“At corner you’ve got Freddie McGee who’s played a lot of football for us. Kempton Shine played four games as a freshman so he still has four years — he did a really nice job. “Juice” Jerrod Vines played quite a bit last year. Timarcus Simpson and Isiah Watson not as much but they’re coming along.”

Creighton also noted that Jeff Hubbard, who made five starts at corner, has moved to safety. McGee made five starts last year, Vines started three times, and they combined for 57 tackles and nine pass breakups in 2019.

“Noski (LaFleur) ended up playing quite a bit because Brody got banged up, so Noski got a lot of experience last year and he’s a good player.”

LaFleur’s played in every game of 2019, made 24 tackles, one interception and one forced fumble.

“Blake Bogan, Jalen Phelps, Korey Hernandez, Russ Vaden, not to mention all of the freshmen we redshirted, we’ll replace Vince’s ROVER position from that group. When you take Brody, Vince, and Kevin, that’s three multi-year, All-MAC players. Again, Noski’s not going to be a first-time player. Blake, Jalen, Korey, Russ — they’ve all played a lot of football.”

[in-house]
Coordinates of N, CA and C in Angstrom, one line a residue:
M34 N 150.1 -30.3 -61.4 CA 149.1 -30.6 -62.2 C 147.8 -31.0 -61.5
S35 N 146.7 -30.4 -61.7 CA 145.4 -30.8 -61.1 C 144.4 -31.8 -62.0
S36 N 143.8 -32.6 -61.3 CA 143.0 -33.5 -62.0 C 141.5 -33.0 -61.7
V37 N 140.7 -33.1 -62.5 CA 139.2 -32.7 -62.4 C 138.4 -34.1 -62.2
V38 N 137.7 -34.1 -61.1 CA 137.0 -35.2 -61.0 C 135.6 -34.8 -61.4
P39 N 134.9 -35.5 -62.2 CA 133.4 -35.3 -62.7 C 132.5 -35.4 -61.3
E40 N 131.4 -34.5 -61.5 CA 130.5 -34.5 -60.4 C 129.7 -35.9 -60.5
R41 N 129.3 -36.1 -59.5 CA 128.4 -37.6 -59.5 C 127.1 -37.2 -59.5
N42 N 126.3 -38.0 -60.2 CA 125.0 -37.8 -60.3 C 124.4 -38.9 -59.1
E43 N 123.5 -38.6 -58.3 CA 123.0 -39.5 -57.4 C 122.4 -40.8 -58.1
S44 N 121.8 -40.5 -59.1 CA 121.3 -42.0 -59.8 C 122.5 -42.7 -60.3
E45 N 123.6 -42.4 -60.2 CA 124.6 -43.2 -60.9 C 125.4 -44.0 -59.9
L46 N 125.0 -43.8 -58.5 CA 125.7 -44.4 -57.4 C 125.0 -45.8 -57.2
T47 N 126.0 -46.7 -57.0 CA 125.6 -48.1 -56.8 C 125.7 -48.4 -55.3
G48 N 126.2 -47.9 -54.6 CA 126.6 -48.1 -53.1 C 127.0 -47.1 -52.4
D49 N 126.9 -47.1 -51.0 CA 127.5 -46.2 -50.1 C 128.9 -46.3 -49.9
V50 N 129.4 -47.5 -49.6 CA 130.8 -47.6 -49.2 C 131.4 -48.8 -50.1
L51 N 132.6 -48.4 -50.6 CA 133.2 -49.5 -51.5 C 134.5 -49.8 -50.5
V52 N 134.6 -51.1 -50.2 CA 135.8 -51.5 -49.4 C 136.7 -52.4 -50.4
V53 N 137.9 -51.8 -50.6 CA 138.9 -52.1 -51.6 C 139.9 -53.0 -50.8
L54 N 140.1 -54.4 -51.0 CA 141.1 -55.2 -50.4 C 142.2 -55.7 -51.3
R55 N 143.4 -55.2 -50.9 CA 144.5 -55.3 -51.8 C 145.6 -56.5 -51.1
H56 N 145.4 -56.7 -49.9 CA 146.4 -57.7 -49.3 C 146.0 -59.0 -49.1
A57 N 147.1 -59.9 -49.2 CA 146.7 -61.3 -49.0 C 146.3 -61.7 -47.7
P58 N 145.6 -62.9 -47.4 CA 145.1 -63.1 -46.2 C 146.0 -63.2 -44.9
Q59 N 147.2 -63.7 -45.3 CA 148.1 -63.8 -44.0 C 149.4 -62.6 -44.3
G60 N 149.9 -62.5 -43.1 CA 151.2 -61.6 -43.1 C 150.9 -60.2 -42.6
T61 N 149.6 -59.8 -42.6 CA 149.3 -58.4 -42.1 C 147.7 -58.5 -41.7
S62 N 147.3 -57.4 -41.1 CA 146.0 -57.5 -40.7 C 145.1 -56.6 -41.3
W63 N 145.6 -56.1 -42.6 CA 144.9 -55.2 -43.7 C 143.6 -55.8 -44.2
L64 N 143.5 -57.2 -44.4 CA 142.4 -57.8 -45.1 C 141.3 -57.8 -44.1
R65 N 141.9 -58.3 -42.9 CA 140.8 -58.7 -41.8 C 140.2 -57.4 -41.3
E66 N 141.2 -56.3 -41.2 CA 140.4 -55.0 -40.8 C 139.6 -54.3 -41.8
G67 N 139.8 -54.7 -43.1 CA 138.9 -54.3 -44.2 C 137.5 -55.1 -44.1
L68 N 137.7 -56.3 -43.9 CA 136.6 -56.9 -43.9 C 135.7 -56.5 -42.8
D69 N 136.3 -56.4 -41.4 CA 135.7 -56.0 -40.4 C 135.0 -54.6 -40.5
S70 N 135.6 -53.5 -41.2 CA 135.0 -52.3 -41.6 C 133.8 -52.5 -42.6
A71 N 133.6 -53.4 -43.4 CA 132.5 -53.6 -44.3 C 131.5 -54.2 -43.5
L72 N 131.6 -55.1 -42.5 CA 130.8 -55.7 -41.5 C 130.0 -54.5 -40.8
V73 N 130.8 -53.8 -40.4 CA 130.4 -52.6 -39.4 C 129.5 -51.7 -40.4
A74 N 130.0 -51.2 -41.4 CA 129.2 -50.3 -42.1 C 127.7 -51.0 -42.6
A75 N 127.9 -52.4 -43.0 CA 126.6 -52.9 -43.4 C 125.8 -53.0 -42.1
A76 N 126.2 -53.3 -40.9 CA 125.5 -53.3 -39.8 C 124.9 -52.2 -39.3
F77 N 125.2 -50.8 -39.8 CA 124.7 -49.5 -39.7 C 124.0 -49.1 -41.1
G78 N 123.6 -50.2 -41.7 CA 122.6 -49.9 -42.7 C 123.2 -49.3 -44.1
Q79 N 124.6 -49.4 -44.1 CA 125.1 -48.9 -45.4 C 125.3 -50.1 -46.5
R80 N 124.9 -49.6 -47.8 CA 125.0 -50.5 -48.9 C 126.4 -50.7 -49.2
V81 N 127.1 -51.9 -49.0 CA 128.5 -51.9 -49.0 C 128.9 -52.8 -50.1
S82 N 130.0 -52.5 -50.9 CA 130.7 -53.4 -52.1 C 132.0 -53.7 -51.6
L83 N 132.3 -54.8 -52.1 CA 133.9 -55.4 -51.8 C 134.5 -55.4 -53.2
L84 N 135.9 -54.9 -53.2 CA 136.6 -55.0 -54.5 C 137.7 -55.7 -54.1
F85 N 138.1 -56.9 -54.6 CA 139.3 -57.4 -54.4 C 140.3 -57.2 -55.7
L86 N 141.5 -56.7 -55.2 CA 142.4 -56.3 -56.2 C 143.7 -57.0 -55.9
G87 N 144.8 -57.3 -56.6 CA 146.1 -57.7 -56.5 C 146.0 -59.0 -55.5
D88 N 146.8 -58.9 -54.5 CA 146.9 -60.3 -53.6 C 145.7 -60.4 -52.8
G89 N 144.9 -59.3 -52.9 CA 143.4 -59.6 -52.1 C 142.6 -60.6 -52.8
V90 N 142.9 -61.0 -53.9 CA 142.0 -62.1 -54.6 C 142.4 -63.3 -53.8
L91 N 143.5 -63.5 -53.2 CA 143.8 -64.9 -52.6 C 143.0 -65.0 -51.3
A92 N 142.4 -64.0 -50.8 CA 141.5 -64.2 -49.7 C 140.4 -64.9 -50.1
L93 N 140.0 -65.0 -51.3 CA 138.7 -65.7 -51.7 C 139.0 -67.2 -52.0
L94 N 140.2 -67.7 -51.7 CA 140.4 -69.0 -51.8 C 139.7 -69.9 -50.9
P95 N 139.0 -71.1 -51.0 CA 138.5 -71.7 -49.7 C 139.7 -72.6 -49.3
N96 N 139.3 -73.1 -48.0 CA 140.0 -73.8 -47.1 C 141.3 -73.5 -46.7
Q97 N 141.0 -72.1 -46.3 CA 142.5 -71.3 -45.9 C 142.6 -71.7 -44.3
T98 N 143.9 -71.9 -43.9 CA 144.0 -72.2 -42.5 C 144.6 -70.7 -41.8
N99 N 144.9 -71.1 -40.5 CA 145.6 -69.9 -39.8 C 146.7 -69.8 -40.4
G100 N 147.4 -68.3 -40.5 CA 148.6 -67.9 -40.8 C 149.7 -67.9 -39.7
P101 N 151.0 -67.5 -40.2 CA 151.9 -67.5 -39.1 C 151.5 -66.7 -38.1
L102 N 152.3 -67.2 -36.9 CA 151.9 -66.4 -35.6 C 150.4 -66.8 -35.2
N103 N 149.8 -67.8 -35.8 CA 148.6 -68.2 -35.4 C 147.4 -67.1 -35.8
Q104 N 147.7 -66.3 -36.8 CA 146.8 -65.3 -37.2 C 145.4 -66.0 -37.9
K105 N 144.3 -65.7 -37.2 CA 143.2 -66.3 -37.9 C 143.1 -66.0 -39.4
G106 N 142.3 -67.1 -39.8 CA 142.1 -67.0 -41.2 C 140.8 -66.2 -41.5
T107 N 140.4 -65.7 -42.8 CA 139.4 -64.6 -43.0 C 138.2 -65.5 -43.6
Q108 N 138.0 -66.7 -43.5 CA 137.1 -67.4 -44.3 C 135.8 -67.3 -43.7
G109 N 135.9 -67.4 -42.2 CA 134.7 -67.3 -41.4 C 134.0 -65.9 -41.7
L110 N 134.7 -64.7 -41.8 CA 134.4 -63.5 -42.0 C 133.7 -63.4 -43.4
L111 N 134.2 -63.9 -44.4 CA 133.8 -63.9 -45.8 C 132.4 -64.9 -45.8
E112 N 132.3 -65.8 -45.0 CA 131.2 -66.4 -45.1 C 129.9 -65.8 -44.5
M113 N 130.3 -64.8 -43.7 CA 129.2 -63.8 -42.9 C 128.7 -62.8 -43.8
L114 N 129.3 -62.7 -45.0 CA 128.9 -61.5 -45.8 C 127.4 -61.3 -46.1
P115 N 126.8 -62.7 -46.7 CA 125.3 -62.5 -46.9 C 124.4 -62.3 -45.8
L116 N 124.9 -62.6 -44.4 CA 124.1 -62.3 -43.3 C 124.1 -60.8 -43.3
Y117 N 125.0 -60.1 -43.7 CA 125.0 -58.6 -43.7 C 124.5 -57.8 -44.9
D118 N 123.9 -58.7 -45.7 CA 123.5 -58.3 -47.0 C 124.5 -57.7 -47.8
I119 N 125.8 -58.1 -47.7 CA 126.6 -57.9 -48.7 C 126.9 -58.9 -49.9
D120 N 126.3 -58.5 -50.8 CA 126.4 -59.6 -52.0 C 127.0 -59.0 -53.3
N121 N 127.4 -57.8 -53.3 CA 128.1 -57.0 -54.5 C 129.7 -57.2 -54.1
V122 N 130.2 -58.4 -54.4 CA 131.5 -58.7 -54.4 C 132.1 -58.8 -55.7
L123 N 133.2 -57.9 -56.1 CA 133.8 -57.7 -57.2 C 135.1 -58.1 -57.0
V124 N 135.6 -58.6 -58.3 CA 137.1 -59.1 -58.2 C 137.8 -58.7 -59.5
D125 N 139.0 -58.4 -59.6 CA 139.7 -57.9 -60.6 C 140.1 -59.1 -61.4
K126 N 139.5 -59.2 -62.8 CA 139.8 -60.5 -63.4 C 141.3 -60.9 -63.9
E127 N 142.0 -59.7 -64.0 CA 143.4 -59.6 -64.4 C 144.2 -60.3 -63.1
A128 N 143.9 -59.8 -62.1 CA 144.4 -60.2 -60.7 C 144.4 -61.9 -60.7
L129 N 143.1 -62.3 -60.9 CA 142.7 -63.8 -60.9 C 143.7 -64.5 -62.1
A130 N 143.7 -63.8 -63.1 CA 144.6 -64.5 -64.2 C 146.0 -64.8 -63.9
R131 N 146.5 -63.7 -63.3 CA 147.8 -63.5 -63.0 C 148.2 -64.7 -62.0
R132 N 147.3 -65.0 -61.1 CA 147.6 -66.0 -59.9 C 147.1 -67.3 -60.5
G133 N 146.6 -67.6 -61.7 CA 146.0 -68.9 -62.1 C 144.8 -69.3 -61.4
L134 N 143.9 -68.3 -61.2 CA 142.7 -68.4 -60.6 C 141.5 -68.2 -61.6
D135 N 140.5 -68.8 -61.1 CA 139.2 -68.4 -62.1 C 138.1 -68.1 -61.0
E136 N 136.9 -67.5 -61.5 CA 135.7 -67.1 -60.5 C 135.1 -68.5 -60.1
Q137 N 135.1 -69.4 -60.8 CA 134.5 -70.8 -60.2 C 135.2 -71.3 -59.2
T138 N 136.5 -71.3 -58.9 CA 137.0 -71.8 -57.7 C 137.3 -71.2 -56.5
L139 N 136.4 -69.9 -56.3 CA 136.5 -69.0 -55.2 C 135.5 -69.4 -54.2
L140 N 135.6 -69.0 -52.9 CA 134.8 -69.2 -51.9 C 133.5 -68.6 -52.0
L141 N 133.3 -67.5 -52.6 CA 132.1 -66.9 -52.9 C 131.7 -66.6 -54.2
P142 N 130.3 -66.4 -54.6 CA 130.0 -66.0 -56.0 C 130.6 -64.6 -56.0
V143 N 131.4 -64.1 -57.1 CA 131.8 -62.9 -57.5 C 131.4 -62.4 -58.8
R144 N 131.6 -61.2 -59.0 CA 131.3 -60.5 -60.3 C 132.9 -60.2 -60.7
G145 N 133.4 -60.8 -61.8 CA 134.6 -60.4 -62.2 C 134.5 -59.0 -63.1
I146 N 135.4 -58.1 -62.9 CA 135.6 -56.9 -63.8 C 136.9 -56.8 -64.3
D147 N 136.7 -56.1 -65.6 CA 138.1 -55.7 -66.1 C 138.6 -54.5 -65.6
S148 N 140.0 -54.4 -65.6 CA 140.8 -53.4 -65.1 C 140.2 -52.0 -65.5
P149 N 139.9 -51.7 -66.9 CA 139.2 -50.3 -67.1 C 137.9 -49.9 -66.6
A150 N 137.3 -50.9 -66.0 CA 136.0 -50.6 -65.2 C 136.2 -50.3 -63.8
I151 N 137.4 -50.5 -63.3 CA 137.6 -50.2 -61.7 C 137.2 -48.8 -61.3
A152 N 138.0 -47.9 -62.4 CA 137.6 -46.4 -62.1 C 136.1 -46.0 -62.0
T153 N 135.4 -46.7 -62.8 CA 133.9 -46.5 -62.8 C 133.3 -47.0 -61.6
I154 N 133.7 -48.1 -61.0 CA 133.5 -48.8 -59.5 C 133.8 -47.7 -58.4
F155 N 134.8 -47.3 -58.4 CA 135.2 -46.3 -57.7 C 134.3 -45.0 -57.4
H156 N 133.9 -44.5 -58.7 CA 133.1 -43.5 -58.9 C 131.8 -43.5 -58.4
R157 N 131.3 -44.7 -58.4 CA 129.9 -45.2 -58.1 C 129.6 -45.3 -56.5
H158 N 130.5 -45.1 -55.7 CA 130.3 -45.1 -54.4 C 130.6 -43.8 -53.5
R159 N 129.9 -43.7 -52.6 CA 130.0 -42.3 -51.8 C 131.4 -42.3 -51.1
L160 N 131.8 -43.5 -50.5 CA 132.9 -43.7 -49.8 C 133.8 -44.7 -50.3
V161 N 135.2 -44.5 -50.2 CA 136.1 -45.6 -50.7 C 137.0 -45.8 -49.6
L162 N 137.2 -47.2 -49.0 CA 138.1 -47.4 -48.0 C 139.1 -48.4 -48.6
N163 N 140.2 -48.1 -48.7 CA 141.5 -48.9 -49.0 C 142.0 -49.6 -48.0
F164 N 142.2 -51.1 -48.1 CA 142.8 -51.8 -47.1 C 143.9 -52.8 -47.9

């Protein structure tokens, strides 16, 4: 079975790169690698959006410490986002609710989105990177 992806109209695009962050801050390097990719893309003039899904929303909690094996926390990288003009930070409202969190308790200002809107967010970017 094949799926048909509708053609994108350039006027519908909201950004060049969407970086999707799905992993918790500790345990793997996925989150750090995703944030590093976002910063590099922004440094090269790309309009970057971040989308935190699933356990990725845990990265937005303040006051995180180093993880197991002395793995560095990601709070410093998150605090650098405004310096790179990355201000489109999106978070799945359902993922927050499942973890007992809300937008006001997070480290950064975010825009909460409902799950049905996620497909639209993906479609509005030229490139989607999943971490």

Bogan was last year’s starter at free safety, and Phelps is back for a fifth season with the team after an injury-shortened season last year. Hernandez and Vaden played in 13 and 12 games last year, respectively.

Team shattered PRs in workouts

“In the wintertime, our seniors set a goal of 372 personal records (one more than last year). We tested at the end of February in seven different categories. On average, that’s already four personal records per person. We got 440.”

More notes

  • On QBs: Incoming grad transfer Chris Helbig is the only “unknown” at this position, so it’ll be interesting to see how this position battle shakes up. Creighton applauded Preston Hutchinson’s great start against WMU (31 of 36 passing, 4 total TD), but is also hoping for more improved development from Isaac Stiebeling and Aaron Jackson.

  • On RBs: Shaq Vann and Breck Turner led this group for the last six and five years respectively, but now it’s time for someone else to handle the rock. Willie Parker, Karmi Mackey, D.J. Smith, Darius Boone — hopefully somebody stands out this spring from this group.

  • On WRs: This position lost a lot, but has its top two returning receivers coming back this year: Dylan Drummond (55 catches) and Quian Williams (52). If guys like Jairus Grissom and Hassan Beydoun keep improving with their developments, then this position might end up becoming an obvious strength again.

  • On OL Dmitri Douglas, who transferred from Michigan State: Douglas was recruited by Creighton out of high school, but ended up going to (and leaving) MSU. The hope is for Douglas’ waiver to be accepted by the NCAA and have him play right away.

  • On special teams: Jake Julien returns as the team’s punter (43.8 average in 2019) and Chad Ryland’s back at kicker (14 of 19 field goals last year), so Creighton’s excited to have them come back for 2020.

  • EMU’s Pro Day will be on Thursday.